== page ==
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Present Music: Satoh, Lam, Stone, Platt, Dresher
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Program
Somei Satoh: Birds in Warped Time II (1980)
Bun-Ching Lam: QIN 2000 (1994)
Carl Stone: Ruen Pair (1993)
Russell Platt: Present Night (1996)
Paul Dresher: Stretch (1995)

Performers
Present Music Ensemble

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The Milwaukee-based Present Music's Friday evening program at Music Hall offered five works that spanned the gamut from ho-hum to very exciting, approximately in that order. Birds in Warped Time II, a 1980 work by Somei Satoh, scored for violin and piano, sounded highly derivative of 1970 Keith Jarrett piano improvisation onto which a violin part occasionally echoing gagaku temple music had been grafted. But it was the best of the first three works, for both Bun-Ching Lam's QIN 2000 (1994) and Carl Stone's Ruen Pair (1993) very considerably overran in length the musical ideas they contained. Stone's score was derived by computer techniques from an unspecified 18-century original, which might have worked had not it resulted in an extremely rigid rhythmic basis and an apparent jumble of elements with no discernible organic relationship to one another. Lam's piece was from a textural point of view less chaotic. Its pointillistic episodes were its most interesting feature, I thought, but that aspect was not entrancing enough for work that lasted 14 minutes.

The second half of the program opened with Present Night (1996), by Russell Platt. It offered a lot of well thought out design, including a harmonic and thematic language clearly the composer's own, though echoes of the chamber-music style of Shostakovich were plainly to be heard. A quartet for flute, violin, clarinet and cello, it contained a strong lyrical sense, an intelligent narrative program (commissioned for a silver wedding anniversary, the composer's notes describe it as summertime Nachtmusik), and quite idiomatic writing for the instruments involved. Platt was on hand for the premiere of his work and the warm applause it evoked.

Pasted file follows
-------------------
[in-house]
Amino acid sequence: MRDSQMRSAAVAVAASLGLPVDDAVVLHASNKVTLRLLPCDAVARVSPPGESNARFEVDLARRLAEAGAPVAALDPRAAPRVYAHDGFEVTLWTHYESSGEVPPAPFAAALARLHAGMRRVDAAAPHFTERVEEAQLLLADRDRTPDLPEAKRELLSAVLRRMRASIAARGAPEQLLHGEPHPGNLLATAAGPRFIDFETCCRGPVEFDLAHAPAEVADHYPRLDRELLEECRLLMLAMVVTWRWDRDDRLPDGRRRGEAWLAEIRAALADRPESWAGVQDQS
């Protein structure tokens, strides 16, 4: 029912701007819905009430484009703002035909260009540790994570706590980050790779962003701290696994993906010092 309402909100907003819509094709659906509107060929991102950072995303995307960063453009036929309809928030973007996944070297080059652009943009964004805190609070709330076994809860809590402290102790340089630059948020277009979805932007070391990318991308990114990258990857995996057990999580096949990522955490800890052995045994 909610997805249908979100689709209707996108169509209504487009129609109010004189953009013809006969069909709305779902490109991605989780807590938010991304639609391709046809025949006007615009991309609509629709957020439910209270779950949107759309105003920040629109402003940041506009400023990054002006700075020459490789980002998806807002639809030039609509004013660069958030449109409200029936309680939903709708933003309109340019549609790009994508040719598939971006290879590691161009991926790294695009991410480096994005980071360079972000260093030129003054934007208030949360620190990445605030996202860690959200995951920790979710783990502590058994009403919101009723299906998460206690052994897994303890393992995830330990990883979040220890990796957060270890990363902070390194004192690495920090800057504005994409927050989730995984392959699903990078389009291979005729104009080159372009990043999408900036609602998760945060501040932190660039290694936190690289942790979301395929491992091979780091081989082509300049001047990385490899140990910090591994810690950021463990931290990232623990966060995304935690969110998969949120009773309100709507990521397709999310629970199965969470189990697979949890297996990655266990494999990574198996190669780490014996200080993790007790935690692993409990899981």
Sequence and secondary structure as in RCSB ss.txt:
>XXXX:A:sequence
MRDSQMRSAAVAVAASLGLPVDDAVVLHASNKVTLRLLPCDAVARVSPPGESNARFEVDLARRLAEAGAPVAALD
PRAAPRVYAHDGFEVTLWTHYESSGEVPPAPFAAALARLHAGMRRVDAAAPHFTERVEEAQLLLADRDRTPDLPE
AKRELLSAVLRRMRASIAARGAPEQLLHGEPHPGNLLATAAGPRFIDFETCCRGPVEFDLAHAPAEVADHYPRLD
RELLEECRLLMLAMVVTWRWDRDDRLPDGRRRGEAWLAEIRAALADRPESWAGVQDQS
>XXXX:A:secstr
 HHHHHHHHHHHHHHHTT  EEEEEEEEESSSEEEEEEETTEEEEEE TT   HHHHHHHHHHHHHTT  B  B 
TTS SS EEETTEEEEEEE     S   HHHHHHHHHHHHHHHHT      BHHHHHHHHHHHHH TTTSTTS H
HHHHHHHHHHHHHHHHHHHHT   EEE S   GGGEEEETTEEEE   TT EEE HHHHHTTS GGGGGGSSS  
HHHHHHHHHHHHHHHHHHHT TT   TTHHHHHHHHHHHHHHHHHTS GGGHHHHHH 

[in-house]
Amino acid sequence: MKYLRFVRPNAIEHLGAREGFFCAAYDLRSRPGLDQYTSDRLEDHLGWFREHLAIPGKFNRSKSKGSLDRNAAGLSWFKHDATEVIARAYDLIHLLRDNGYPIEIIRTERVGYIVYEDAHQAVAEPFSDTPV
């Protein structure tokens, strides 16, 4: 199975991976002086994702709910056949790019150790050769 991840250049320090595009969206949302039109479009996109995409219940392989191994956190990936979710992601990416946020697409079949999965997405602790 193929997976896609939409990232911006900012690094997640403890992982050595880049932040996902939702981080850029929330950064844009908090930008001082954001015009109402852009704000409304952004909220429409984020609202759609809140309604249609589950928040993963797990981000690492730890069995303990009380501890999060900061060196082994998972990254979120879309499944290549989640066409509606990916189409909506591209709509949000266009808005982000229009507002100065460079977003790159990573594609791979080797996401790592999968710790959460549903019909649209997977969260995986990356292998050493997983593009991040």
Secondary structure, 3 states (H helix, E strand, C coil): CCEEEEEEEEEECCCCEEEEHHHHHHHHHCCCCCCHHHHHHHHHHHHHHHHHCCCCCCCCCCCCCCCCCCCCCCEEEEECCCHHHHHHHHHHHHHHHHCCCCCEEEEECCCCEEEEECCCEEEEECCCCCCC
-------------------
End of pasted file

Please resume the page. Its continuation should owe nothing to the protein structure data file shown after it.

Paul Dresher's Stretch (1995) greatly extends and elaborates the techniques he was working on when I last heard him, several years ago: digital signal processing of amplified acoustic sound with his own creative hand on the technological tools in real time. Scored for the full Present Music Ensemble plus a couple guests (8-9 in all), the work was jammed-packed with interesting events, which in their slower manifestations amounted to a kind of ostinato and in their quicker ones were highly kinetic. The title derives from the idea of extending temporal and tonal events with delays and other filters Dresher controlled from the sound console. It worked very well, I think; the work is interesting throughout.

Among Present Music's greatest assets is the top-flight musical and technical prowess of its individual members, every one of them quite marvelous. It was a pity that fewer than 100 listeners were on hand for such excellence.

Isthmus, March, 1997
Copyright 1997 Jess Anderson




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